The present study is an attempt to trace the effects of the UK’s economic policy uncertainty (EPU) on its economy. Quarterly data for the period 1997-2022 has been utilized for analysis. The macroeconomic indicator GDP growth is examined by applying exogenous shocks to it. The exogenous shocks are the economic policy uncertainty and a set of control variables that include government expenditure and unemployment rate. Based on the results of the Augmented Dickey-Fuller (ADF) test, all variables were found stationary at the first difference. Therefore, the Autoregressive Distributed Lag (ARDL) bounds test was chosen to check the long-run relationship while for the short-run analysis, the ARDL-based Error Correction Model (ECM) was applied. The empirical findings of the study suggested a short-run significant and negative impact of the EPU on the real GDP of the UK. Government expenditure and the unemployment rate affects the real GDP adversely in the short-run. There is no such evidence of the long-run relationship between EPU and real GDP was found. However, government expenditures enhance GDP growth while the unemployment rate reduces it significantly in the long run. The model is structurally stable as per CUSUM and CUSUMSQ plots plus there is no serial correlation or heteroscedasticity. The findings of the study are robust since the model has passed the required checks.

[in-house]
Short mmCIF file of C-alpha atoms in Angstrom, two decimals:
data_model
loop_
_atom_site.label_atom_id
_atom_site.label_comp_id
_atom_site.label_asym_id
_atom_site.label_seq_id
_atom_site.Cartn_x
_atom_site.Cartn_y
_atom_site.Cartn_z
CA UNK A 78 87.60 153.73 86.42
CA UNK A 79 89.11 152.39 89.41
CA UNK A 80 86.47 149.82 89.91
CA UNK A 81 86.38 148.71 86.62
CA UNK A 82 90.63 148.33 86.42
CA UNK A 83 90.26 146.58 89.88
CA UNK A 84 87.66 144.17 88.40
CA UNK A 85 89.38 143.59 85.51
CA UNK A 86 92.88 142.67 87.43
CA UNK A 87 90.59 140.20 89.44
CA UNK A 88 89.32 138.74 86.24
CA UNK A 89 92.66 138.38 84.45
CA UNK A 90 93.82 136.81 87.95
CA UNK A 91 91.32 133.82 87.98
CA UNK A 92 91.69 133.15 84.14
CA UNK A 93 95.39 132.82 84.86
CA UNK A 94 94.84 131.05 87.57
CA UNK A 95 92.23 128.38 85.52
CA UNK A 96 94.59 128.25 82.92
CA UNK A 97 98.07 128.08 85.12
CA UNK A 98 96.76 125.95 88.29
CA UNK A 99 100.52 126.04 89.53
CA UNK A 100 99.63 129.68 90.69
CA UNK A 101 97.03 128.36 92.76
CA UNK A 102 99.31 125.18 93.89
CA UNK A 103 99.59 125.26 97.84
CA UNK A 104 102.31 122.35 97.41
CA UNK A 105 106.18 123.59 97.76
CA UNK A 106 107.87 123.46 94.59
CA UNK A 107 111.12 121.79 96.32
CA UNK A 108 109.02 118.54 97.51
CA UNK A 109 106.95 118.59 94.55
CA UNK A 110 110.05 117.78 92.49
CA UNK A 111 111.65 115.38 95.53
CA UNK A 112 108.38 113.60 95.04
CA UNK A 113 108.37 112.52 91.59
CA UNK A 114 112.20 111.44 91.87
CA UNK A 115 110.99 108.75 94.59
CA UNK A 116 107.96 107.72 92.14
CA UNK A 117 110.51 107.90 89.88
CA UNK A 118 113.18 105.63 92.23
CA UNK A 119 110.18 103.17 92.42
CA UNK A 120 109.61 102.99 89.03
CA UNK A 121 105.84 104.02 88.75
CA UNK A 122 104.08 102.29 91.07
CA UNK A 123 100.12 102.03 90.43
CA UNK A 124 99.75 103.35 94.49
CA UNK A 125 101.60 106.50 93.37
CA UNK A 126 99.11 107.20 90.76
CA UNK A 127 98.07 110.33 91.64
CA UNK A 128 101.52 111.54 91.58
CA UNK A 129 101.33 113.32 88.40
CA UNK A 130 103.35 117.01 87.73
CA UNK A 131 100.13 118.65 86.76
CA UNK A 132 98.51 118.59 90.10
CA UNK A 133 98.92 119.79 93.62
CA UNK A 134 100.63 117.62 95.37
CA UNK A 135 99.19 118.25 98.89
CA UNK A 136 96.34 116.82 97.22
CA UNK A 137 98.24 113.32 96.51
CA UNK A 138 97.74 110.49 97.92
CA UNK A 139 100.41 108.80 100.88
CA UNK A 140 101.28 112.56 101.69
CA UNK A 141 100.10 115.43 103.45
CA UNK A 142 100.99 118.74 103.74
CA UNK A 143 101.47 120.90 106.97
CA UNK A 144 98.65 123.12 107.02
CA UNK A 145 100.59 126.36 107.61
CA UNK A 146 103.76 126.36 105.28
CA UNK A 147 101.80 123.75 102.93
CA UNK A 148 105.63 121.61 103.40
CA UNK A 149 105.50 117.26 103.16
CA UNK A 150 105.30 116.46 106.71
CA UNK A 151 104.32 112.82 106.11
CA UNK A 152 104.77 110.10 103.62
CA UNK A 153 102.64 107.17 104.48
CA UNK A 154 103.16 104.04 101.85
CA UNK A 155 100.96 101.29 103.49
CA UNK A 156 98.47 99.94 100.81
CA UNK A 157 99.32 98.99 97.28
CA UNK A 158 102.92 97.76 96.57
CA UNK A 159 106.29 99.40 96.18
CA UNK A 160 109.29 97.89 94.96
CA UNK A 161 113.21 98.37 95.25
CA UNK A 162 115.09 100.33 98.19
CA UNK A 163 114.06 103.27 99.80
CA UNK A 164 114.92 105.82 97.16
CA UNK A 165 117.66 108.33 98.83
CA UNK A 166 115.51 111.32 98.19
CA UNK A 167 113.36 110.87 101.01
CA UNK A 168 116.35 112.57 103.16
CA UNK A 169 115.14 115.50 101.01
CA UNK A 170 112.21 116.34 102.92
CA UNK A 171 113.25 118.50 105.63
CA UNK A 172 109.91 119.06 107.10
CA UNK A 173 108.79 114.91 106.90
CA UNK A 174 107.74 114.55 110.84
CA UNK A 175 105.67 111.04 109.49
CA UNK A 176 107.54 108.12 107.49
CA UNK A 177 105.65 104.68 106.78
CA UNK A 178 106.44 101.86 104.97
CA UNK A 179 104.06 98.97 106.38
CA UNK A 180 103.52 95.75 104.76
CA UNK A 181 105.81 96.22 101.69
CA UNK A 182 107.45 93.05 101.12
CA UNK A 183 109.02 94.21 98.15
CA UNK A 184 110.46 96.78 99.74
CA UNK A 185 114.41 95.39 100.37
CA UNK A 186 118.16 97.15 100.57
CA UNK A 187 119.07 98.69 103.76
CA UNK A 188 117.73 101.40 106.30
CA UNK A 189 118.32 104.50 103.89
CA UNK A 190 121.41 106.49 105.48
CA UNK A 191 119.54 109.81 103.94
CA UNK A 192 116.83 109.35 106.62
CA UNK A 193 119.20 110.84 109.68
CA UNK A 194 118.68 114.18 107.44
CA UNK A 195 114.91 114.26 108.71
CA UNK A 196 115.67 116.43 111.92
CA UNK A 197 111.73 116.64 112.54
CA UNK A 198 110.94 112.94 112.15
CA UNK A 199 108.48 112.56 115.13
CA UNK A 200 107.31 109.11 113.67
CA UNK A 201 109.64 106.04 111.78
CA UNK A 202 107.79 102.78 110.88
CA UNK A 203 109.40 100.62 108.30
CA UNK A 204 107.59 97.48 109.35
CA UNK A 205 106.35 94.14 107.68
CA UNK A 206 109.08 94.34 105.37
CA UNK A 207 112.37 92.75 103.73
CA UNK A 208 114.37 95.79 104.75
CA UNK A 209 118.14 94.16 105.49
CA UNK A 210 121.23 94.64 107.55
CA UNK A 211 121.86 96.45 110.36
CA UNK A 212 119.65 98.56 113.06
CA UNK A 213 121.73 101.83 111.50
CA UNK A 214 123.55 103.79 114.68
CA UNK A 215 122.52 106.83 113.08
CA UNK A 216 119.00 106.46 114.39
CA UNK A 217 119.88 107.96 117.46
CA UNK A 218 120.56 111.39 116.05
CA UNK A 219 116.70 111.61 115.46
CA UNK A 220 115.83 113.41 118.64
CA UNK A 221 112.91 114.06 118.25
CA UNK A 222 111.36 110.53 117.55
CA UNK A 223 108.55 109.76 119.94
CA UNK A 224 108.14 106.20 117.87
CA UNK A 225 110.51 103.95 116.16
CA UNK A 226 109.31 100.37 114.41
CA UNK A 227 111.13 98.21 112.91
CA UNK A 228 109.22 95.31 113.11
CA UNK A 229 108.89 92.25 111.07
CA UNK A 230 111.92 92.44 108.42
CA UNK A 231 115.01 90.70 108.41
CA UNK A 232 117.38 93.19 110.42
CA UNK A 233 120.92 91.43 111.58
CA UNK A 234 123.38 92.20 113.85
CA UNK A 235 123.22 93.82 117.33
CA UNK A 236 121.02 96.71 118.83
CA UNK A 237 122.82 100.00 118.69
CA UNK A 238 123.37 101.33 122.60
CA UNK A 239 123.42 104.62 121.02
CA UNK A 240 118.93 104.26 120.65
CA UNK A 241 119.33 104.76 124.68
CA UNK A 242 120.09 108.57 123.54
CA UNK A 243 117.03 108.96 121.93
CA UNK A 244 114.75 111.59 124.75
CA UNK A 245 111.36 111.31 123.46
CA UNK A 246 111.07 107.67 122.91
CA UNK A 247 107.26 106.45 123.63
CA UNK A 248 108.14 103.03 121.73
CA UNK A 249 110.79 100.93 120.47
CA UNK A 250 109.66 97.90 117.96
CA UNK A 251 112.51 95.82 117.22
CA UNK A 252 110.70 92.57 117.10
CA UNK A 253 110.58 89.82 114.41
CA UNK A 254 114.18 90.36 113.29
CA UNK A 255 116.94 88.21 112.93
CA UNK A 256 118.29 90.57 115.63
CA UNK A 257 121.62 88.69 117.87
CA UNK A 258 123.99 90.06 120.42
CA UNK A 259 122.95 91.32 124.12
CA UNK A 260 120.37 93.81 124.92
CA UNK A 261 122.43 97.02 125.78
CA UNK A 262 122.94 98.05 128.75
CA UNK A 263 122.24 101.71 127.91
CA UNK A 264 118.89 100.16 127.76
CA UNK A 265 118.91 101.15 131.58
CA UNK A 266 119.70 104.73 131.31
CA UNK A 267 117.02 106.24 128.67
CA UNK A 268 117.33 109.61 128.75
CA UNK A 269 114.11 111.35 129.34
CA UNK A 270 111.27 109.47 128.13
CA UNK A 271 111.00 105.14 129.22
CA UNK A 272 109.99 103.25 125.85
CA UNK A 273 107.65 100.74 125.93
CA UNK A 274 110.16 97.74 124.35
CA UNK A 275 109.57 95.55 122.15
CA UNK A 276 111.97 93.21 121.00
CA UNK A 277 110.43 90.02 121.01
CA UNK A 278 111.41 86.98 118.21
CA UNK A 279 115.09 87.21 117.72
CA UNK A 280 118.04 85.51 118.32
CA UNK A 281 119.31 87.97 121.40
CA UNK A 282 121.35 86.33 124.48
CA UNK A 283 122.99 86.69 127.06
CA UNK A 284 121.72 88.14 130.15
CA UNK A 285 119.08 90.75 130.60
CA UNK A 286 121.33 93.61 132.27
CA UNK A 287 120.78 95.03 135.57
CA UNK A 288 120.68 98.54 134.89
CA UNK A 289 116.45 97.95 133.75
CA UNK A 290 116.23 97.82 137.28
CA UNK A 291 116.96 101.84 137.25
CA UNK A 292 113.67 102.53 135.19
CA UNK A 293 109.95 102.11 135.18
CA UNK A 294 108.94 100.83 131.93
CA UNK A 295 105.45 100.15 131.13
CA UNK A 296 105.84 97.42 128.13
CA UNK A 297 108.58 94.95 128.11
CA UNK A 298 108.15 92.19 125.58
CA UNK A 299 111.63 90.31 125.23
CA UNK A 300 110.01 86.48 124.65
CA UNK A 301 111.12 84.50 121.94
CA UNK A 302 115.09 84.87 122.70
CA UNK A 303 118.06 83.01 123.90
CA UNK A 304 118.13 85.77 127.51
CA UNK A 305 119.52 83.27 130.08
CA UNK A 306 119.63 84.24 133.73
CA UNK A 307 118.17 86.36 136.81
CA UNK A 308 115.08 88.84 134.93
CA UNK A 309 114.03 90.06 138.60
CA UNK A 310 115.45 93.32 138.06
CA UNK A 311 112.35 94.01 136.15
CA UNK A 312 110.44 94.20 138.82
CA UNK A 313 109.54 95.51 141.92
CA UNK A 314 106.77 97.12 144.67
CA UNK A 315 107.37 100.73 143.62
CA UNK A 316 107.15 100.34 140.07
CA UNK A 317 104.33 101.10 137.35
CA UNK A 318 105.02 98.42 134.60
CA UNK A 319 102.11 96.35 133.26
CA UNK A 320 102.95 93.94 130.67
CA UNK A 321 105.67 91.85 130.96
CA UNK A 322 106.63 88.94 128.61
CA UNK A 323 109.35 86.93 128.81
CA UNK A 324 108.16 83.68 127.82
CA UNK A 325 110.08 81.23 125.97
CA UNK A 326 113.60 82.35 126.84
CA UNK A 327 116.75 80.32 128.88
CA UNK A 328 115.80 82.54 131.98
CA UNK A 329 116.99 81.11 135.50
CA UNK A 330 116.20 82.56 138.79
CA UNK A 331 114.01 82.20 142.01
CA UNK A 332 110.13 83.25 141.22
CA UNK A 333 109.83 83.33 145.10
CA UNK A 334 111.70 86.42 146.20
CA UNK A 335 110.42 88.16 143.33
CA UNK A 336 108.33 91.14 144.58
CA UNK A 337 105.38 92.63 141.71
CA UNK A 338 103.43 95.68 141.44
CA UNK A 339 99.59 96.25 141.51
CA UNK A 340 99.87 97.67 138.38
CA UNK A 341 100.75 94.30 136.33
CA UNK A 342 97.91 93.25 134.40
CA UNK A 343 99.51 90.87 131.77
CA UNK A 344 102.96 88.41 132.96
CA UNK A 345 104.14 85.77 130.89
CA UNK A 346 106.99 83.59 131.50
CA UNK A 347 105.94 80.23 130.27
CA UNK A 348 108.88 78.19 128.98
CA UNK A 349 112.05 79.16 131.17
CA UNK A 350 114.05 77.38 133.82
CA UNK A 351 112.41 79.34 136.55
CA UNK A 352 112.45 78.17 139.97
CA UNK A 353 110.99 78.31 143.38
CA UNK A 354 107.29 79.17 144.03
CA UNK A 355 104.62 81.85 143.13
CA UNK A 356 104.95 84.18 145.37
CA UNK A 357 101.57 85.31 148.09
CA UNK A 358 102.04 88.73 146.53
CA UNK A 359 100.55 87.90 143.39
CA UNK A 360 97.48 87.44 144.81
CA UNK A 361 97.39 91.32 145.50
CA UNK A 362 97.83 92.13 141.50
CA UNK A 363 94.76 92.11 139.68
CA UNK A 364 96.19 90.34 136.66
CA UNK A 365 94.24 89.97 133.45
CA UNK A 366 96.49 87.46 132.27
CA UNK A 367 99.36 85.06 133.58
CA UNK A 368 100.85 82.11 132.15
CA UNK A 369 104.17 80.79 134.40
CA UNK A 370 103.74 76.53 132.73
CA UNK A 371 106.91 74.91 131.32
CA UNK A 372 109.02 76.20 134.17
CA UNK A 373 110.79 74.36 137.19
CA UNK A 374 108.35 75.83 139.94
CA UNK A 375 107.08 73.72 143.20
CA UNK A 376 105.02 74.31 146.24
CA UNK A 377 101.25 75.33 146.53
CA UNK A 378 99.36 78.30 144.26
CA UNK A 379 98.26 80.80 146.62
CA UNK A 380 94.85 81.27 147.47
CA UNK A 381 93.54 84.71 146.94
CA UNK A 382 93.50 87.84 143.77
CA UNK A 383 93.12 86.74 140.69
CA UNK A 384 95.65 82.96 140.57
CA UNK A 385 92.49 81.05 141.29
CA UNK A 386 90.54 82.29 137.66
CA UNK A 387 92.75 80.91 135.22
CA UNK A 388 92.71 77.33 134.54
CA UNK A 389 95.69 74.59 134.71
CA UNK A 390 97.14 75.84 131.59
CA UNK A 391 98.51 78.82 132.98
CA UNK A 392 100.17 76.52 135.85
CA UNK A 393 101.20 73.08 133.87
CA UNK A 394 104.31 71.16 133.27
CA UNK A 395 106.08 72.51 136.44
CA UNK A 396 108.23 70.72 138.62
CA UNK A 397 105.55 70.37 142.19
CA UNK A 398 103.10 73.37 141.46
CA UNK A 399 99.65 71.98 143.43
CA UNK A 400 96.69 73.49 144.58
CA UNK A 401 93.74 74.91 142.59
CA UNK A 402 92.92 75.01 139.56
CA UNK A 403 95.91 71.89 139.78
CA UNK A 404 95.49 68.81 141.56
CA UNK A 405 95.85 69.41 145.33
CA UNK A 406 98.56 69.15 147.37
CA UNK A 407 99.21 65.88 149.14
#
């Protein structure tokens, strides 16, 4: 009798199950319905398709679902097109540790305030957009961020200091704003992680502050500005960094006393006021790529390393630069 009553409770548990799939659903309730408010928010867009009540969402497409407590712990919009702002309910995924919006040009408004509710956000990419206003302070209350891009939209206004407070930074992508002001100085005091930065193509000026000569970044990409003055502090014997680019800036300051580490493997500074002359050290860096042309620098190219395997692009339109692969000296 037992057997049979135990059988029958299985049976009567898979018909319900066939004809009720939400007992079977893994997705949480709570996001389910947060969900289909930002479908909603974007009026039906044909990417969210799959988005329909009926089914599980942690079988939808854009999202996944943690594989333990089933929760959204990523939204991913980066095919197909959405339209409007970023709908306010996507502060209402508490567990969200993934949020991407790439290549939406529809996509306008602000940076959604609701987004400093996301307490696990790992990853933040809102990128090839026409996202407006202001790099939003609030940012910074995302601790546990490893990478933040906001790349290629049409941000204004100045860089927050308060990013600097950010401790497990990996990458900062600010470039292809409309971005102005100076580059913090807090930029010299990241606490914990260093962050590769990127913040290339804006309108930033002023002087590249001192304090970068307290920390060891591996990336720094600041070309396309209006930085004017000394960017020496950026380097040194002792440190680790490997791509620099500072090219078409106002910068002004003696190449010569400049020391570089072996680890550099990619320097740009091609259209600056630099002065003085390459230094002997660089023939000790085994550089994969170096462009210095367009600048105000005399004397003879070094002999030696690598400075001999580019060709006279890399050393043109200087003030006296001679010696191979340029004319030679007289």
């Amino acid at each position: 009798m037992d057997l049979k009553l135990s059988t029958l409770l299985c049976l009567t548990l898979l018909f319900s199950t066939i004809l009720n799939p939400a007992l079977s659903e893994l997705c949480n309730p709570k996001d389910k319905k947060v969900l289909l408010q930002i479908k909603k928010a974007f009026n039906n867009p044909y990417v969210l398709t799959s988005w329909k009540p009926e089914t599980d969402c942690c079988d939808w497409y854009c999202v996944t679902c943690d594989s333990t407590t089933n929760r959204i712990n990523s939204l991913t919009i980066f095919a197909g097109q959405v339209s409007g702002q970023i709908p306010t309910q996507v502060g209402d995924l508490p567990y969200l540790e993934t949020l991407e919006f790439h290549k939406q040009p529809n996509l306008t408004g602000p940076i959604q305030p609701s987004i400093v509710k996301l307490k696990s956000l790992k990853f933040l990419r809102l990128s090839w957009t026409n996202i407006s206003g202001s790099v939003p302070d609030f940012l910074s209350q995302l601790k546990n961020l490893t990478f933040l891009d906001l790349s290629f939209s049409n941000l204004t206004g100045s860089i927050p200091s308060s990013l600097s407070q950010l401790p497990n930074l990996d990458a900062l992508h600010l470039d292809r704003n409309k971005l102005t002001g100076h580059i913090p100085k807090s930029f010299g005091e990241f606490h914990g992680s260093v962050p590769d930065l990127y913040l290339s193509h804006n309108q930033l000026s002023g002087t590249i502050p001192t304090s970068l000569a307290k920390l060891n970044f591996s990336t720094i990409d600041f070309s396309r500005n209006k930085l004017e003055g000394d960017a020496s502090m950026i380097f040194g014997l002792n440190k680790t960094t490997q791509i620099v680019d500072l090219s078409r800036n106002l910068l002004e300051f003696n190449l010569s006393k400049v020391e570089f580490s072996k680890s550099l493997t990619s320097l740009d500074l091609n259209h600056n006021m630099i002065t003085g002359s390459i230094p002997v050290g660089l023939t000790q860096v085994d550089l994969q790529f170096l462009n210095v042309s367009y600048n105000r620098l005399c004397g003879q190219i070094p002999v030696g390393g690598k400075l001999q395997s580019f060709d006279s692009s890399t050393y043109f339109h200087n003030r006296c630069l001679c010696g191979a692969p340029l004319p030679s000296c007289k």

Keywords: Economic Policy Uncertainty; Real GDP; Short-Run; Long-Run; ADF Test; Stationarity; Serial Correlation; Control Variables, ARDL; ECM
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